This simplicity’s also reflected in the fact that I think these are fairly beginner-friendly patterns.  For instance, the button band in the Meris Cardigan is an eyelet rib, creating buttonholes for you automatically. More experienced knitters could easily modify this to handle the button band however they like, with whatever size buttons they like, but when the goal is for you to learn how to make top-down short-row set-in sleeves, that you don’t have to learn how to make more complicated buttonholes if you don’t already know how makes sense to me. Another example of this is how Doherty creates the look of cables on the Copperplate Cardigan with a traveling rib stitch. Of course there are tons of knitters out there who can cable up a storm, but it’s nice that if you want to tackle top-down set-in sleeves but haven’t yet done cables, you don’t have to. And perhaps one of the most considerate aspects of the patterns is that they all include both written and charted instructions for any kind of stitch pattern.

This is also a physically beautiful book. The photographs and layout all share that simple, spare aesthetic that can be seen on Quince & Co’s website and their previous designs, and they do an excellent job of showing you the designs.

I like all the patterns, though I think perhaps my favorite is the Underwood pullover:IMG_0894

I am a sucker for a wide neck, and I think that the collar detail is particularly flattering for someone like me, who wants to draw attention to my shoulders. (We’ll ignore that that the patterned hem probably also draws attention to the hips, which I don’t want, because its geometry is so satisfying.)

I have plenty of WIPs (as you know), and even more plans for others, but I think I will have to find time this fall to cast on something from this book, and tackle a set-in sleeve for the first time.
Not that anyone would have any reason to send me something to review, but just to be clear, I bought this book myself, mostly because I’m a sucker for anything to do with sweater techniques.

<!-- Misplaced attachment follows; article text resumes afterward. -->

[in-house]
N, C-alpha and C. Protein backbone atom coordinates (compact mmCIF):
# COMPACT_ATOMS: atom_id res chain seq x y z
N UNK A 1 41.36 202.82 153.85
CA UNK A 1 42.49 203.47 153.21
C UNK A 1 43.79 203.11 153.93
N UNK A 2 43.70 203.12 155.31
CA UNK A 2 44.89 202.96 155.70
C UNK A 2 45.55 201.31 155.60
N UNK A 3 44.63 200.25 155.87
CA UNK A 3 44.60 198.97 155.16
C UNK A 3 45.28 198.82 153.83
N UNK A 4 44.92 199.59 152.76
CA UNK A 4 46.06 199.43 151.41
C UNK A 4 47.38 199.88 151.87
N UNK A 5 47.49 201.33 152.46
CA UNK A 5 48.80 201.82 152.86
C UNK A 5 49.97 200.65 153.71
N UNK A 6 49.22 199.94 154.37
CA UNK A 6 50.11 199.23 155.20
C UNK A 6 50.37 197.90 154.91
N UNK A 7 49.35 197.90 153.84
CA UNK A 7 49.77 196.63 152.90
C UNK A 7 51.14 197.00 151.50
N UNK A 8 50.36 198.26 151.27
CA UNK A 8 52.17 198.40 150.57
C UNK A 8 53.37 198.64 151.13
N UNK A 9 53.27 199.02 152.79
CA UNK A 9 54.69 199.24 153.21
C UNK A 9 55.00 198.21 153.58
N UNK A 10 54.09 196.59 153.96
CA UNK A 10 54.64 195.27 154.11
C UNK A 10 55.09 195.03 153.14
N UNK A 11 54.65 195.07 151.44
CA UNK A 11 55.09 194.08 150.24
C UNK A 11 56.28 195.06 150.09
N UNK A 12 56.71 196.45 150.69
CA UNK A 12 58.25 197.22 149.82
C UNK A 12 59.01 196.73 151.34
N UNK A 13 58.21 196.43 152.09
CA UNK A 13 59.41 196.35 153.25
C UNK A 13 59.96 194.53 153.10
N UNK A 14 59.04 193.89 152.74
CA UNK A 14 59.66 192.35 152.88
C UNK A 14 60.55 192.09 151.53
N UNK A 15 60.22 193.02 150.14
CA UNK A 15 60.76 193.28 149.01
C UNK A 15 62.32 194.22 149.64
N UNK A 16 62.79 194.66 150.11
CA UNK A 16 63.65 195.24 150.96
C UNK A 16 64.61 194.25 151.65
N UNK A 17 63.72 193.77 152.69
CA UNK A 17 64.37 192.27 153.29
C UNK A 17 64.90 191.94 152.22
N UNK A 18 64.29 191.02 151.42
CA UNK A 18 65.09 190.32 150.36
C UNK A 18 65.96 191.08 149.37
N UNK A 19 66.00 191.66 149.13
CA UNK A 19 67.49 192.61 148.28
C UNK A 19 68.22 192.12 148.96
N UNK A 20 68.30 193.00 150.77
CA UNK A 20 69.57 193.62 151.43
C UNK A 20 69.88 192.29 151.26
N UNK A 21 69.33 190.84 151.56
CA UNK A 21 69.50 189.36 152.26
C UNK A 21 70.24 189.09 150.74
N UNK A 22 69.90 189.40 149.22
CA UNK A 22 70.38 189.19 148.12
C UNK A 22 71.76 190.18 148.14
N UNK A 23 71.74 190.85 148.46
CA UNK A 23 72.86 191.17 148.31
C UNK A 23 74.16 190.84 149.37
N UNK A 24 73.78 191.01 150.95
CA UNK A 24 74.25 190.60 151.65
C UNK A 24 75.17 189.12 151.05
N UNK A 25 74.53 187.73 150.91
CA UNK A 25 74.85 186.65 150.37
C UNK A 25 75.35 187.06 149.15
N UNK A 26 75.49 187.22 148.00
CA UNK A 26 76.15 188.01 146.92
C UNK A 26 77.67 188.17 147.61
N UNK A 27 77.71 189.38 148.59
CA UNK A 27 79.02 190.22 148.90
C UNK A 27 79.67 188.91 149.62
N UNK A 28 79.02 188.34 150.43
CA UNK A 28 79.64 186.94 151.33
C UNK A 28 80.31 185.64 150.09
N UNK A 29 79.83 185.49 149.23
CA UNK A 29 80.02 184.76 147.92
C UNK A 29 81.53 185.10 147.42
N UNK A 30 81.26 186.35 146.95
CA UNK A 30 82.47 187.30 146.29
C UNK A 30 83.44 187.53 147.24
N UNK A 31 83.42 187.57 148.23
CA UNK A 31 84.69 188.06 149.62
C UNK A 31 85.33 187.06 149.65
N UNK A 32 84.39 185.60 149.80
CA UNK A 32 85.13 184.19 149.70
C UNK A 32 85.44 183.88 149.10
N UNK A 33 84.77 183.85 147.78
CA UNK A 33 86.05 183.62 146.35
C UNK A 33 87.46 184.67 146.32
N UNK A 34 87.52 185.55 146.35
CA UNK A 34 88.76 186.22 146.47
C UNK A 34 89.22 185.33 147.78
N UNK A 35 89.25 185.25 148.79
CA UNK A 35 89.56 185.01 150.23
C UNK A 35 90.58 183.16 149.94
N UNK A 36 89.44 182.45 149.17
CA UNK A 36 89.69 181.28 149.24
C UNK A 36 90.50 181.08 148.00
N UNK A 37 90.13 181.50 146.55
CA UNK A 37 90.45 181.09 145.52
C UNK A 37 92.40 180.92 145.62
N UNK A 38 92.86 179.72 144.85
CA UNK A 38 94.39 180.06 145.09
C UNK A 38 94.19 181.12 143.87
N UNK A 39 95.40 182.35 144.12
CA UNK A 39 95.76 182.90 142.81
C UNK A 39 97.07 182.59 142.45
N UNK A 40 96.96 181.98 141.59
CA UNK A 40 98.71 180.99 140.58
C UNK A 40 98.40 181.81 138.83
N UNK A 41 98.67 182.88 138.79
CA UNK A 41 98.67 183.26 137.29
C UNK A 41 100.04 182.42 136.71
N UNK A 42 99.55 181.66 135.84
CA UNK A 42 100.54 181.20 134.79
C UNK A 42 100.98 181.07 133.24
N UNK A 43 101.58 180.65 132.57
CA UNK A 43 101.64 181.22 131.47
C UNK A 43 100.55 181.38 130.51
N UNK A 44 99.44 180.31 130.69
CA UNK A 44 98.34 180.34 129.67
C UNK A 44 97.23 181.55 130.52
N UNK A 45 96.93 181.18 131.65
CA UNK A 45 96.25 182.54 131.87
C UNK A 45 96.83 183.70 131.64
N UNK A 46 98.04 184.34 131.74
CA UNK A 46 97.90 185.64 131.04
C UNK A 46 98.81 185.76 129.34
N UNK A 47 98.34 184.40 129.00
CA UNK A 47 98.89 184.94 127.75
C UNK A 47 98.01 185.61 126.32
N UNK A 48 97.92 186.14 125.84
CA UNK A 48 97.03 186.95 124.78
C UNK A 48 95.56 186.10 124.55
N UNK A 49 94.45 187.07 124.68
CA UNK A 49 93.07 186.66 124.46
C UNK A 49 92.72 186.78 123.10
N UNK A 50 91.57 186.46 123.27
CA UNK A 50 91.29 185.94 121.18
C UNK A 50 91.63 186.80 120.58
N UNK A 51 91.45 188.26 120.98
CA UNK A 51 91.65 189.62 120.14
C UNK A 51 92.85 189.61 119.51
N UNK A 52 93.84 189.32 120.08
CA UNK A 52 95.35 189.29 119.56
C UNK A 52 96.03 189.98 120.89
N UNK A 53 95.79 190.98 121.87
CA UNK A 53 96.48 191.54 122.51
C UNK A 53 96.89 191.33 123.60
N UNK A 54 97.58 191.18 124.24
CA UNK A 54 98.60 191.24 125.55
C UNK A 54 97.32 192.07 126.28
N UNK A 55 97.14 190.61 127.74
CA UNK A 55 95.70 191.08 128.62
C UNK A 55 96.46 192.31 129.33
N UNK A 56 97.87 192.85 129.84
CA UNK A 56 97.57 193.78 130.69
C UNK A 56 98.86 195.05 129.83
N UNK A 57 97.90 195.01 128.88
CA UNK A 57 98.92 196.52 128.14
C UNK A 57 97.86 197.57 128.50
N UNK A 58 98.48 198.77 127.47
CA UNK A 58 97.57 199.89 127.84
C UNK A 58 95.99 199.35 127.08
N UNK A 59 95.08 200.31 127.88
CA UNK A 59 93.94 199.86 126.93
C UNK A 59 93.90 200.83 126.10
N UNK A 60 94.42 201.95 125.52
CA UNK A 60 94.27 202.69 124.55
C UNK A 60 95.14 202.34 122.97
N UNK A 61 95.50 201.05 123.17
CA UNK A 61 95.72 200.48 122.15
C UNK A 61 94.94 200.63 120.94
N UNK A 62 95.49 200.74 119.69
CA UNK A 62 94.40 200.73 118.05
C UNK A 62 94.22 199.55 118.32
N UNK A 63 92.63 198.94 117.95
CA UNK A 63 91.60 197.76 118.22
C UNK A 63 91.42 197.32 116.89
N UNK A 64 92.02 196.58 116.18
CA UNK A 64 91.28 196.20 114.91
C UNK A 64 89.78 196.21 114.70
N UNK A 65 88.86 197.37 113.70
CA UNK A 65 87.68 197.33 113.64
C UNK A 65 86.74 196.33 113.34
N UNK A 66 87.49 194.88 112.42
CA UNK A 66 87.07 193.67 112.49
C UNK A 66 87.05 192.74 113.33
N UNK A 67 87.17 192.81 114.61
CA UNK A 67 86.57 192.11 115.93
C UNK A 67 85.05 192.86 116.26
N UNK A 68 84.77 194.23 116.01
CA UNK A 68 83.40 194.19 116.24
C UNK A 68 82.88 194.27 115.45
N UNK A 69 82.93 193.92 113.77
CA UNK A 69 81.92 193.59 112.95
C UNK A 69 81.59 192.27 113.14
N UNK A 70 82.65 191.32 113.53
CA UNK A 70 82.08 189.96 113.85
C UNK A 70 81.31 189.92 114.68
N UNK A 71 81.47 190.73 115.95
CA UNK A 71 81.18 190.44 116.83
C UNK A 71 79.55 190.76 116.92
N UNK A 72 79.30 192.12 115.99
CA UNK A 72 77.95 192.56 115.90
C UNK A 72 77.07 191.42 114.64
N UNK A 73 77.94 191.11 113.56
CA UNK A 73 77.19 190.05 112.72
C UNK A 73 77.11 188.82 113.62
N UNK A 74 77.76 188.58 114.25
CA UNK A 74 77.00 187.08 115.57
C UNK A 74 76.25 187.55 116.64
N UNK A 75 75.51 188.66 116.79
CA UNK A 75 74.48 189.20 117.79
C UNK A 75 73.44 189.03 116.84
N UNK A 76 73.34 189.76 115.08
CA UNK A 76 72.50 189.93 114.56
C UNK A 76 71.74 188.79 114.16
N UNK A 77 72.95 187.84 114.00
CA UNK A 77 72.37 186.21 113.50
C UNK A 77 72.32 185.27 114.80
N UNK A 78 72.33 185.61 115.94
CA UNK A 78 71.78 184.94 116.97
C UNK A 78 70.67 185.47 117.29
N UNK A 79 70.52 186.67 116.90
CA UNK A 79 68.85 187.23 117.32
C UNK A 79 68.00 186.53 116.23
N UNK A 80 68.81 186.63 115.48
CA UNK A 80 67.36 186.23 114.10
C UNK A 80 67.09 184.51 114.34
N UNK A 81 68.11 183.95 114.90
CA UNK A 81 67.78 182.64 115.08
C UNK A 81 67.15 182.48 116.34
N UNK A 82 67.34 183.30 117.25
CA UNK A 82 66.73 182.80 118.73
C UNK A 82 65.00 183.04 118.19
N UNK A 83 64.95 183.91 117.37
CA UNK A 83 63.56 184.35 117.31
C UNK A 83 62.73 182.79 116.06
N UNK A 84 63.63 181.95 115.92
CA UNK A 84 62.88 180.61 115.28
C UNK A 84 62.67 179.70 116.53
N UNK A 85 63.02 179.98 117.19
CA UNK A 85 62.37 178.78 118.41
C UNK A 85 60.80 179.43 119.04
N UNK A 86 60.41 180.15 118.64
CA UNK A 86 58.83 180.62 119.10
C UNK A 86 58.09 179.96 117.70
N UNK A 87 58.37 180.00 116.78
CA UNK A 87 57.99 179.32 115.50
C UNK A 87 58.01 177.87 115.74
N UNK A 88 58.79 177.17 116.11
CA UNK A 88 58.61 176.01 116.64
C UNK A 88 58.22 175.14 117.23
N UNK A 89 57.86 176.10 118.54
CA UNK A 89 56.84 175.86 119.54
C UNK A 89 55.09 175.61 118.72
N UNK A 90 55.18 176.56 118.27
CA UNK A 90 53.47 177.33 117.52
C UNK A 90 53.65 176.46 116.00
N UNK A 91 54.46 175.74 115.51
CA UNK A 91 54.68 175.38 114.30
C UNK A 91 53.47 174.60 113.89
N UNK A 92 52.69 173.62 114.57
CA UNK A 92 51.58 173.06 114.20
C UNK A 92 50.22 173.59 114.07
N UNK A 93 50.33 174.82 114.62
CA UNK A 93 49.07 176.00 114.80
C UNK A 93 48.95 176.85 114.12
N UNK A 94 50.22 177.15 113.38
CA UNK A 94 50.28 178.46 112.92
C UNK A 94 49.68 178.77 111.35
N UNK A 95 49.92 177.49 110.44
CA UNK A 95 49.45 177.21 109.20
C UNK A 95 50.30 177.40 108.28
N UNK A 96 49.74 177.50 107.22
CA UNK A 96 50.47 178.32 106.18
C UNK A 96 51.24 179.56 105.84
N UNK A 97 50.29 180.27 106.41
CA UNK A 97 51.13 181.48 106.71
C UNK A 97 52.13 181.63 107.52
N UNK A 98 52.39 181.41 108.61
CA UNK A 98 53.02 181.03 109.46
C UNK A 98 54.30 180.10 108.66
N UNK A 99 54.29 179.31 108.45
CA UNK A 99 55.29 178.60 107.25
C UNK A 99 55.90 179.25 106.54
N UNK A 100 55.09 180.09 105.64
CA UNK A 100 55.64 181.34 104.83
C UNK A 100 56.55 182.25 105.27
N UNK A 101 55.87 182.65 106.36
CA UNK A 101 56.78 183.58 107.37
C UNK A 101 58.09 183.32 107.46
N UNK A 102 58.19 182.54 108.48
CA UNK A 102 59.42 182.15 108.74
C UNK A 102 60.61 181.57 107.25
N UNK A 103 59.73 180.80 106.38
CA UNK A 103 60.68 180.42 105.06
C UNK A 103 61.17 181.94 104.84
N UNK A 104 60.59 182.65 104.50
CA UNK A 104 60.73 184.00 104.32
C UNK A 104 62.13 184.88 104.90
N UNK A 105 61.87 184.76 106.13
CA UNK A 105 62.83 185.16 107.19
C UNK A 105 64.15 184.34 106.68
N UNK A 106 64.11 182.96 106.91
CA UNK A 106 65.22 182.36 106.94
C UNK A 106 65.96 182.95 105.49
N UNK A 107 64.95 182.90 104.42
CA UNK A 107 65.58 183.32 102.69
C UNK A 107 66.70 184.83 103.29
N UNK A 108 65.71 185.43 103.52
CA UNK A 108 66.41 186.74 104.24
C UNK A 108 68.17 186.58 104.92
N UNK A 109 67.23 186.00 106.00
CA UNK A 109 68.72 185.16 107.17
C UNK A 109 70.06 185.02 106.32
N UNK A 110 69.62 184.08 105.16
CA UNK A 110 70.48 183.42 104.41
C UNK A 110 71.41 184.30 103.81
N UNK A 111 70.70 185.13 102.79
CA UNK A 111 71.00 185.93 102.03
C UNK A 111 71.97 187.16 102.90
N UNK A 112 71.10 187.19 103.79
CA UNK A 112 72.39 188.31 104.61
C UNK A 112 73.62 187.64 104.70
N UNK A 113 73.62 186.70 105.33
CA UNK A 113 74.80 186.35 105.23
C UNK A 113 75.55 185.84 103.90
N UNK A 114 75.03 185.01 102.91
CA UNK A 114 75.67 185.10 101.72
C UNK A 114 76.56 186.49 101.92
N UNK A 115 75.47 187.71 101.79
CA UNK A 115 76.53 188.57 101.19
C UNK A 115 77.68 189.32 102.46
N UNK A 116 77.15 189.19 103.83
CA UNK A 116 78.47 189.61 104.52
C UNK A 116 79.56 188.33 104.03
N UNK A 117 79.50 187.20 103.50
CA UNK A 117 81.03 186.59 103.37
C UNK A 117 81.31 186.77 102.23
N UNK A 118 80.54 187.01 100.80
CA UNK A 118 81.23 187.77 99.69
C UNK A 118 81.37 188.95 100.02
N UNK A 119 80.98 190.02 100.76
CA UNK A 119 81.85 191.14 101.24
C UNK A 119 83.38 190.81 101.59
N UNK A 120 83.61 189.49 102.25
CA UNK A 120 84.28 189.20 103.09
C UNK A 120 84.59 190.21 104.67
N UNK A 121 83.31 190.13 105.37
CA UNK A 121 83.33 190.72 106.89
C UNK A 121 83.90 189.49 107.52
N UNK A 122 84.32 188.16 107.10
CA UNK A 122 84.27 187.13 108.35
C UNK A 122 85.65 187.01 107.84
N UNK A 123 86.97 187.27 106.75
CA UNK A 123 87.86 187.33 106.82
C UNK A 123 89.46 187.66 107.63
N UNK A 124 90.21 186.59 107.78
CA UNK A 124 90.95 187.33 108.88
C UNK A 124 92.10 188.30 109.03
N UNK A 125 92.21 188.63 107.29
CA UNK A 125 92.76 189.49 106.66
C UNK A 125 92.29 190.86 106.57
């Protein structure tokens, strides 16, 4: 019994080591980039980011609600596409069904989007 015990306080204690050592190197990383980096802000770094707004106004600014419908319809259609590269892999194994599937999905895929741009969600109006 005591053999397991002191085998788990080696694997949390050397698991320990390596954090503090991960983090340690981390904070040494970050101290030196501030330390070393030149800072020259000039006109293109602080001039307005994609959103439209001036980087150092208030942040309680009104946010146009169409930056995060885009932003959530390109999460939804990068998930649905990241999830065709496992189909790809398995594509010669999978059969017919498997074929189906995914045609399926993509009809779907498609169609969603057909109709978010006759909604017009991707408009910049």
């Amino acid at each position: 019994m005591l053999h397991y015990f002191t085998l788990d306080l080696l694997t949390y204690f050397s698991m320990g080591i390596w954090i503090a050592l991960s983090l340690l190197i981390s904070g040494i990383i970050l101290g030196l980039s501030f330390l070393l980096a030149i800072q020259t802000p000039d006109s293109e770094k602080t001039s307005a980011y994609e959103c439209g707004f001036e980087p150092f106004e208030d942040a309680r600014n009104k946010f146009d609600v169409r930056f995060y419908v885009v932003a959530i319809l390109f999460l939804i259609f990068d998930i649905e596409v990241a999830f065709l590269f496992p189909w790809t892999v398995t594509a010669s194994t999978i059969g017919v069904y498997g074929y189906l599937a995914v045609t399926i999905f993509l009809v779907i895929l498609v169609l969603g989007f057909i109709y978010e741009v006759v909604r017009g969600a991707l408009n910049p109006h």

Oh dear

IMG_0879 I should probably begin by pointing out that my current career requires minimal math skills, and my previous career required minimal math skills. They’re both fields where when you do have to deal with numbers, you may well get it wrong the first time, and you may well then say something like “There’s a reason I went into field X, because I’m bad with numbers.”

Of course, knitting frequently requires at least minimal math skills. Like, it would be expected that you can look at the amount of yarn a pattern requires, and look at the amount of yarn in a single skein of the yarn you’re considering, and figure out how much of the latter you need for the former.

Or you could be me, and figure out halfway through your “baby” blanket that you have one skein left, you had originally bought five, each skein is 210 yards, and for some reason you thought that five skeins at 210 yards a skein would get you to the 1,950 yards the pattern requires.

Even though I knew I was knitting the largest size of this blanket (not “lovie,” not “stroller,” not “crib,” but “throw”), for some reason I was sure that five skeins would be enough and it would nonetheless end up a nice baby-sized thing.

In any case, late last night – after I had spent much of the day binge-watching Anthony Bourdain and speed-knitting – I finally, finally figured out my error. Since I’d had a baby-sized object in my head, and what I’d produced was pretty much that size, I had convinced myself I was nearly done (after all, I was using up the yarn!), and realizing I had basically a whole other baby blanket left to knit was…depressing.

I faced two choices: buy more yarn, keep knitting, and produce something very not baby-sized; or frog what I’d done, and start over with a more reasonable-sized project. It seemed really sad to consider frogging all. that. work, but I had pretty much the same amount of knitting in front of me either way. And buying more yarn was going to be expensive.



(Of course because I’d alternated skeins, ripping back got me into a huge tangle to begin with, so that was fun, too.)